The first thing to consider when drawing an eye is that all eyes are different. Before you begin drawing, make sure you have an idea of what your eye will look like.
Let's get started! Make sure you have a writing/drawing utensil, paper, and a plat surface to work on.
I always like to draw a quick sketch first – this took about a minute. Draw the basic shape of you're eye and perhaps decide on the position of the pupil and the iris.
In fact, maybe sketch a couple of eyes, just to practice. After all, practice makes perfect.
On a new piece of paper, draw the outline of the eye. Don't forget the little pink part! Draw this lightly, as you may have to go back and tweak it here and there.
Add some more major lines: the outline of the iris and the pupil, the area where there will be a light reflection, and the tear duct.
Next, add some shading in the little pink part and the eyeball. This will just make things a bit easier later.
Next, I drew an outline for the different shadings in the iris and also filled in the pupil. Please note that I have been making adjustments to different parts of the eye along the way.
Fill in the iris. The lines that you use to do this should vary in darkness and all point outward from the pupil. Be sure to leave some room for light reflections.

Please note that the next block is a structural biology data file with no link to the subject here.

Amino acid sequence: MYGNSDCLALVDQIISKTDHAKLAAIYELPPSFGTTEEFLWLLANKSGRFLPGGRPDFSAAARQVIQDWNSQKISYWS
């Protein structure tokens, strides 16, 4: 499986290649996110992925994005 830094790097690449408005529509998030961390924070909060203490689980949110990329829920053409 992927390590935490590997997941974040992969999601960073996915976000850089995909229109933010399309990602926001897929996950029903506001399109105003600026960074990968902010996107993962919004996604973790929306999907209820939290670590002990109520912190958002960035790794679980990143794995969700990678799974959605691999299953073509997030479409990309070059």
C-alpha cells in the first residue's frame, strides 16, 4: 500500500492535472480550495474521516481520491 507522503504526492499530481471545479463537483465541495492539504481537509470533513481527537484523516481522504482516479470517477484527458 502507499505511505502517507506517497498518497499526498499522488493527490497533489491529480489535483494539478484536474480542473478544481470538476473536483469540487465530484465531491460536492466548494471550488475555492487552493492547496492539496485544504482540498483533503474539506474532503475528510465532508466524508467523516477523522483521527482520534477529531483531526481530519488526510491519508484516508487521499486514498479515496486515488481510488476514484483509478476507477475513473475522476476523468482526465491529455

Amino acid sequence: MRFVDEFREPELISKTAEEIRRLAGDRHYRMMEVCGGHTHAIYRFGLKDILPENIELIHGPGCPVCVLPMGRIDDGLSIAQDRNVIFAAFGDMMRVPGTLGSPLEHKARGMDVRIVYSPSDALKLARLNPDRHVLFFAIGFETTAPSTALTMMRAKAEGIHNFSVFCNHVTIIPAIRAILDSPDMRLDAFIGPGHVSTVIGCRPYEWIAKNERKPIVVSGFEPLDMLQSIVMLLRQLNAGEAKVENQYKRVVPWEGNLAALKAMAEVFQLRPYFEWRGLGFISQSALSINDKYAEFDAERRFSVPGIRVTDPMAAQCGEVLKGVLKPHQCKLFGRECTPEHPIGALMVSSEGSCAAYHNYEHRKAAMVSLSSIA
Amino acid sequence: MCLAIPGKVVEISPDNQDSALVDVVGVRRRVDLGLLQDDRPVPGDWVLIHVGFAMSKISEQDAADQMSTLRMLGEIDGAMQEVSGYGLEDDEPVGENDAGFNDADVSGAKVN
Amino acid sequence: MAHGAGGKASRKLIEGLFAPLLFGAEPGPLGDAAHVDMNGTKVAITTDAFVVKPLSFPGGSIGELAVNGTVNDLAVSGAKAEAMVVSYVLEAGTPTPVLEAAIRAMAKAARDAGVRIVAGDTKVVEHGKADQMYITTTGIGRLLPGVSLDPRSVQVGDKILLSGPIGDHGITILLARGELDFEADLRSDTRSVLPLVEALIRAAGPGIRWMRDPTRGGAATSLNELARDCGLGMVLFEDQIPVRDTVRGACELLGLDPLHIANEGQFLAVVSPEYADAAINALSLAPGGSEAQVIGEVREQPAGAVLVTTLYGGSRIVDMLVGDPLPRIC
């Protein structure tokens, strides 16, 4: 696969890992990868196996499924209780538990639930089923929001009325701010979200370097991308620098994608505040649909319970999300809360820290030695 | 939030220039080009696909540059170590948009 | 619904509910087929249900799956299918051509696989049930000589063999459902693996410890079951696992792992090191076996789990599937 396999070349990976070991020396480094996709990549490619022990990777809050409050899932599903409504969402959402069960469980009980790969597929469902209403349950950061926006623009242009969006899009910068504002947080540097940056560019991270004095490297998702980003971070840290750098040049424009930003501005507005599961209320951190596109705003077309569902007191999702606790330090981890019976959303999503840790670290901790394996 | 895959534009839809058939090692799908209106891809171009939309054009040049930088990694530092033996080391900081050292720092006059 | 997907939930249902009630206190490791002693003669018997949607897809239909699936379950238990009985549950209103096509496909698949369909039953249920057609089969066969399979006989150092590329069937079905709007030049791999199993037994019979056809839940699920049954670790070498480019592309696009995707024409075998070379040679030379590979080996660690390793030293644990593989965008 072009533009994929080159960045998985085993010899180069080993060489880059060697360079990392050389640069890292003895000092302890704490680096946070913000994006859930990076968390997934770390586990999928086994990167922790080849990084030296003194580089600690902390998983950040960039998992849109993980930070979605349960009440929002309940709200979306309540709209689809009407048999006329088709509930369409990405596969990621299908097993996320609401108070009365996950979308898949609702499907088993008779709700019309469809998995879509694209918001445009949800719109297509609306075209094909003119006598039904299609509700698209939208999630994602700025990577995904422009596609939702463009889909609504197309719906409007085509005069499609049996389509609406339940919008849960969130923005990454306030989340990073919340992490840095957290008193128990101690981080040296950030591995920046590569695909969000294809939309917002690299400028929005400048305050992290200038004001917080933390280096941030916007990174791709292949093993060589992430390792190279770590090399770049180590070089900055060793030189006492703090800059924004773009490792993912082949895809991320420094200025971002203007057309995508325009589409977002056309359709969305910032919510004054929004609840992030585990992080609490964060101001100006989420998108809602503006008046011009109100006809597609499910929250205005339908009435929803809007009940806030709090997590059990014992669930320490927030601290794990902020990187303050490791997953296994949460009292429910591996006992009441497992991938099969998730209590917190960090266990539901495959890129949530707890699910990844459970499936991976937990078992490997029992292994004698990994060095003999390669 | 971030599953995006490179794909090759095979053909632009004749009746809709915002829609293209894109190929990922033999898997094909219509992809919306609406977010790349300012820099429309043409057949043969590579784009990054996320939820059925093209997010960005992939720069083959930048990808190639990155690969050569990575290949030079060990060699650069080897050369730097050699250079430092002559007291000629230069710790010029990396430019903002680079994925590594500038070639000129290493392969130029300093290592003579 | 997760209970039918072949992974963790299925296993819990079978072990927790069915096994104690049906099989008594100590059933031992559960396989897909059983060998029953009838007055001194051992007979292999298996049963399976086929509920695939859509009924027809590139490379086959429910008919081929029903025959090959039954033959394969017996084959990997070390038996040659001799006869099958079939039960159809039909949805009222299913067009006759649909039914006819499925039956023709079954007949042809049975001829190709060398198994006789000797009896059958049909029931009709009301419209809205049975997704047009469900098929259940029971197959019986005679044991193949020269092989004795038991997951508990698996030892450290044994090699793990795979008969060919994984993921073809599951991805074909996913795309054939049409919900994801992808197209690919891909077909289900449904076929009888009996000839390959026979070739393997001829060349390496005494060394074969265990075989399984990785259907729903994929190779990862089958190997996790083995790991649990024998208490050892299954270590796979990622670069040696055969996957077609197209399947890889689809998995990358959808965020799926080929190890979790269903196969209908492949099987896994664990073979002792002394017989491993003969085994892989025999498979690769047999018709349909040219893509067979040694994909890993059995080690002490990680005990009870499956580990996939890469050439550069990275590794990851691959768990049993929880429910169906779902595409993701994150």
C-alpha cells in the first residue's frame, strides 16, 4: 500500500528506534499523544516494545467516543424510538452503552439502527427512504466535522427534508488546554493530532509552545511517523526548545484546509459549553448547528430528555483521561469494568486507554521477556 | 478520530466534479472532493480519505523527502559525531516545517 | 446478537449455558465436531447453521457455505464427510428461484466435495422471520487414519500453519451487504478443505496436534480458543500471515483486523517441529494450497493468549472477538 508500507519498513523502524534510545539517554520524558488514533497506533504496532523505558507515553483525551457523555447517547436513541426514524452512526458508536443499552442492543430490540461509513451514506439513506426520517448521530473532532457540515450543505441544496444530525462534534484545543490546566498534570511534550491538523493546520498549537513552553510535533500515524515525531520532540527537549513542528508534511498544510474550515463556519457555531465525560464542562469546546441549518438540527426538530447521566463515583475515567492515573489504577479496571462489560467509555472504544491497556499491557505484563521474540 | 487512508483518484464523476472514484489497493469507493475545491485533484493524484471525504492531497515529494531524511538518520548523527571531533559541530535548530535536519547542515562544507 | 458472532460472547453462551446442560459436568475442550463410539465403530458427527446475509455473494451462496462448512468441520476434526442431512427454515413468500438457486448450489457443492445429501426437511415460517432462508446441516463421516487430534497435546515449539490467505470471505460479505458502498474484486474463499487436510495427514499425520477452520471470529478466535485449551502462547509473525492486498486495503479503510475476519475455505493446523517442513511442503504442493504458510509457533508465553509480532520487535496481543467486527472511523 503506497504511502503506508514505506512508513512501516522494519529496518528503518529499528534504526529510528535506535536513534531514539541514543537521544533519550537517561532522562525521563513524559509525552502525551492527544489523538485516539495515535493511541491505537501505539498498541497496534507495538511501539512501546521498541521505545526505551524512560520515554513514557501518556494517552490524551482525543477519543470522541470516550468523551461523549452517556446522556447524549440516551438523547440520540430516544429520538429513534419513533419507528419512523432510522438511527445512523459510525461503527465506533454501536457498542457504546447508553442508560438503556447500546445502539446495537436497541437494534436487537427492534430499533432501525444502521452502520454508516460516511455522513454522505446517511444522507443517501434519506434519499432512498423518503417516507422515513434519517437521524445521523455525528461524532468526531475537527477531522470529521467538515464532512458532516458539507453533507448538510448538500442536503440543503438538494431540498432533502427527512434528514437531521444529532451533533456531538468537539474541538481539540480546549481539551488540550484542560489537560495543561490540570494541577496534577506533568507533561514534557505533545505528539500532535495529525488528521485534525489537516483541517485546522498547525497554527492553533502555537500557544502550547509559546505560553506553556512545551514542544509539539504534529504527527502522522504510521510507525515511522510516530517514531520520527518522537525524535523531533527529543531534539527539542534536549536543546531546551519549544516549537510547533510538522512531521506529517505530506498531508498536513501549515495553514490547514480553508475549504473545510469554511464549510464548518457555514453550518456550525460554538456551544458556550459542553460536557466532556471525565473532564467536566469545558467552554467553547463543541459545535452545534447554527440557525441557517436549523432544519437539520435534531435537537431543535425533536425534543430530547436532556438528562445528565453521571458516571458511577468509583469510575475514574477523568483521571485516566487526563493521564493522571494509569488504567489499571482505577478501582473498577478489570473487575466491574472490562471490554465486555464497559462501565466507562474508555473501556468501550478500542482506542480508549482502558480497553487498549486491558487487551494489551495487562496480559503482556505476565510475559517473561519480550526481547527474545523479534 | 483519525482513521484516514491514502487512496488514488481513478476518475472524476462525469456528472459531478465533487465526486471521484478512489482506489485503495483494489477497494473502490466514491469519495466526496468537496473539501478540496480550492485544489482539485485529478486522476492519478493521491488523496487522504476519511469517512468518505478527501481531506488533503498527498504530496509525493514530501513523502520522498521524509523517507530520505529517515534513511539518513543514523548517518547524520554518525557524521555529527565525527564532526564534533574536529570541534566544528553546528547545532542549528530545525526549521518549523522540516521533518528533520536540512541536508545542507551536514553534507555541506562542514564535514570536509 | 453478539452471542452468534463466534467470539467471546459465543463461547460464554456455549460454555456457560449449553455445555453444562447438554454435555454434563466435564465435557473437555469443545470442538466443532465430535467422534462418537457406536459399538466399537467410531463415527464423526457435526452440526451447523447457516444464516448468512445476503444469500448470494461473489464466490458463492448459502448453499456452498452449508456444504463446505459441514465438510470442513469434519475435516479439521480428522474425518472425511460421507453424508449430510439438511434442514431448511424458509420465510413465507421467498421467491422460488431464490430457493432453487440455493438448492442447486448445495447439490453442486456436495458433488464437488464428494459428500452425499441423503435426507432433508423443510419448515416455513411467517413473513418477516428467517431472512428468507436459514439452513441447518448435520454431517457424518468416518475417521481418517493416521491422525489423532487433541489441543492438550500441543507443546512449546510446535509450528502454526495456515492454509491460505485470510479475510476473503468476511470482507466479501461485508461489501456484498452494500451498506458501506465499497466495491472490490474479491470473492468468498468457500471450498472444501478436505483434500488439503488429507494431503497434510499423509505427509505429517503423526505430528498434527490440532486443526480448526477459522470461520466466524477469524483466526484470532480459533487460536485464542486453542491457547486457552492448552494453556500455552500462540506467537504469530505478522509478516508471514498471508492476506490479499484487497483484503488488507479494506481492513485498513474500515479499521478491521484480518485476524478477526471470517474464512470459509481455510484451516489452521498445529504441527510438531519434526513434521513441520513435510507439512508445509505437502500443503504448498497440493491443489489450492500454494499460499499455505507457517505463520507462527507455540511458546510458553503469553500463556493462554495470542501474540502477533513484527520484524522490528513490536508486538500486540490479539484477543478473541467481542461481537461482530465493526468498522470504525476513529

Now that the iris is about done, it's time to work on the tear duct and eyelashes.
Add in your lashes! Most lashes curve, so make sure they're rounded and not just straight lines. Lashes will also get smaller as you near the inner corner of the eye.
After adding some shading around the eye and going back over the eyelashes a few times, take a step back from your piece and make any adjustment that you feel are necessary.
Sign your work! You're done!
Some Tips: • Play music while you work! It can help to keep you in the artistic mood. • Use different hardnesses: I used F, B, 3B and 6B pencils. This will help add depth to the picture.
And last but not least, ENJOY YOURSELF while drawing, or at least put some emotion into your art. Your art will be more interesting if you put yourself into it.
The creator of this guide has not included tools